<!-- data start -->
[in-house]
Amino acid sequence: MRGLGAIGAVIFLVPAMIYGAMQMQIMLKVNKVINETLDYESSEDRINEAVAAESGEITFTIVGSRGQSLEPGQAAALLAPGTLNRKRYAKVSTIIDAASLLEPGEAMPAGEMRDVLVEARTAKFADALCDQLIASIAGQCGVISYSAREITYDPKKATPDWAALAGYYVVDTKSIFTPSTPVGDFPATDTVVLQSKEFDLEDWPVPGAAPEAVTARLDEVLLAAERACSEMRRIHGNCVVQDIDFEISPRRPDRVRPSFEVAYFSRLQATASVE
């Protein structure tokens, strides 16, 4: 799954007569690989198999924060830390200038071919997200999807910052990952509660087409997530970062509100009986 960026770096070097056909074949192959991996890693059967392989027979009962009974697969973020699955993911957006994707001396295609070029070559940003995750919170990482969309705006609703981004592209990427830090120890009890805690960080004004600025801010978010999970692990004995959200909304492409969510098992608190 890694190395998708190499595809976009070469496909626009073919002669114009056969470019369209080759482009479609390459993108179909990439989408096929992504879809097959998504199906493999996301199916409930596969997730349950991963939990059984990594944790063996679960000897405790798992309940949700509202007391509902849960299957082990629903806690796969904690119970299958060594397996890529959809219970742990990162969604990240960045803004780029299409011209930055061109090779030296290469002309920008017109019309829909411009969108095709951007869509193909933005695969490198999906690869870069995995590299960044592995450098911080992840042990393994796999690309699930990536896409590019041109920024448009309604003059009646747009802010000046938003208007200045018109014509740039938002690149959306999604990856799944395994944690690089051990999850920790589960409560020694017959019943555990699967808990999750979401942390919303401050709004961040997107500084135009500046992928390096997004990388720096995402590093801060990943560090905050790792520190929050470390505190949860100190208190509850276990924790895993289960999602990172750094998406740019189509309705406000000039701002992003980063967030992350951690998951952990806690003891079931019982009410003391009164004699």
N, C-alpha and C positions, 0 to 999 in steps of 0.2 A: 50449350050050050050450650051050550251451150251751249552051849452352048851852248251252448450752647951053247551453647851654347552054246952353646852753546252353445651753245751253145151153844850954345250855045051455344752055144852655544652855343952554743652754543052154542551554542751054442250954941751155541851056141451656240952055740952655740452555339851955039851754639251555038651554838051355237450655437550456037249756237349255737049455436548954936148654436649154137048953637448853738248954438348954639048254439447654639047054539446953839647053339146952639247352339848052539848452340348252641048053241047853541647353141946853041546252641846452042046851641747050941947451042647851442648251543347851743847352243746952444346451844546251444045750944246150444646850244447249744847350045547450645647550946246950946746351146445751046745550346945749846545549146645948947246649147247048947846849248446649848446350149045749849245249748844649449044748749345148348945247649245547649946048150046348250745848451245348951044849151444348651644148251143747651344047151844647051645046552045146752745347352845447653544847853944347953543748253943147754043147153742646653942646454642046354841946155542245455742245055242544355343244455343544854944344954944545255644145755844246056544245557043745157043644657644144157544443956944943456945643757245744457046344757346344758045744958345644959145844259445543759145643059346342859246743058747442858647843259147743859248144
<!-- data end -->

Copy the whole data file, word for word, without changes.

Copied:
[in-house]
Amino acid sequence: MRGLGAIGAVIFLVPAMIYGAMQMQIMLKVNKVINETLDYESSEDRINEAVAAESGEITFTIVGSRGQSLEPGQAAALLAPGTLNRKRYAKVSTIIDAASLLEPGEAMPAGEMRDVLVEARTAKFADALCDQLIASIAGQCGVISYSAREITYDPKKATPDWAALAGYYVVDTKSIFTPSTPVGDFPATDTVVLQSKEFDLEDWPVPGAAPEAVTARLDEVLLAAERACSEMRRIHGNCVVQDIDFEISPRRPDRVRPSFEVAYFSRLQATASVE
């Protein structure tokens, strides 16, 4: 799954007569690989198999924060830390200038071919997200999807910052990952509660087409997530970062509100009986 960026770096070097056909074949192959991996890693059967392989027979009962009974697969973020699955993911957006994707001396295609070029070559940003995750919170990482969309705006609703981004592209990427830090120890009890805690960080004004600025801010978010999970692990004995959200909304492409969510098992608190 890694190395998708190499595809976009070469496909626009073919002669114009056969470019369209080759482009479609390459993108179909990439989408096929992504879809097959998504199906493999996301199916409930596969997730349950991963939990059984990594944790063996679960000897405790798992309940949700509202007391509902849960299957082990629903806690796969904690119970299958060594397996890529959809219970742990990162969604990240960045803004780029299409011209930055061109090779030296290469002309920008017109019309829909411009969108095709951007869509193909933005695969490198999906690869870069995995590299960044592995450098911080992840042990393994796999690309699930990536896409590019041109920024448009309604003059009646747009802010000046938003208007200045018109014509740039938002690149959306999604990856799944395994944690690089051990999850920790589960409560020694017959019943555990699967808990999750979401942390919303401050709004961040997107500084135009500046992928390096997004990388720096995402590093801060990943560090905050790792520190929050470390505190949860100190208190509850276990924790895993289960999602990172750094998406740019189509309705406000000039701002992003980063967030992350951690998951952990806690003891079931019982009410003391009164004699």
N, C-alpha and C positions, 0 to 999 in steps of 0.2 A: 50449350050050050050450650051050550251451150251751249552051849452352048851852248251252448450752647951053247551453647851654347552054246952353646852753546252353445651753245751253145151153844850954345250855045051455344752055144852655544652855343952554743652754543052154542551554542751054442250954941751155541851056141451656240952055740952655740452555339851955039851754639251555038651554838051355237450655437550456037249756237349255737049455436548954936148654436649154137048953637448853738248954438348954639048254439447654639047054539446953839647053339146952639247352339848052539848452340348252641048053241047853541647353141946853041546252641846452042046851641747050941947451042647851442648251543347851743847352243746952444346451844546251444045750944246150444646850244447249744847350045547450645647550946246950946746351146445751046745550346945749846545549146645948947246649147247048947846849248446649848446350149045749849245249748844649449044748749345148348945247649245547649946048150046348250745848451245348951044849151444348651644148251143747651344047151844647051645046552045146752745347352845447653544847853944347953543748253943147754043147153742646653942646454642046354841946155542245455742245055242544355343244455343544854944344954944545255644145755844246056544245557043745157043644657644144157544443956944943456945643757245744457046344757346344758045744958345644959145844259445543759145643059346342859246743058747442858647843259147743859248144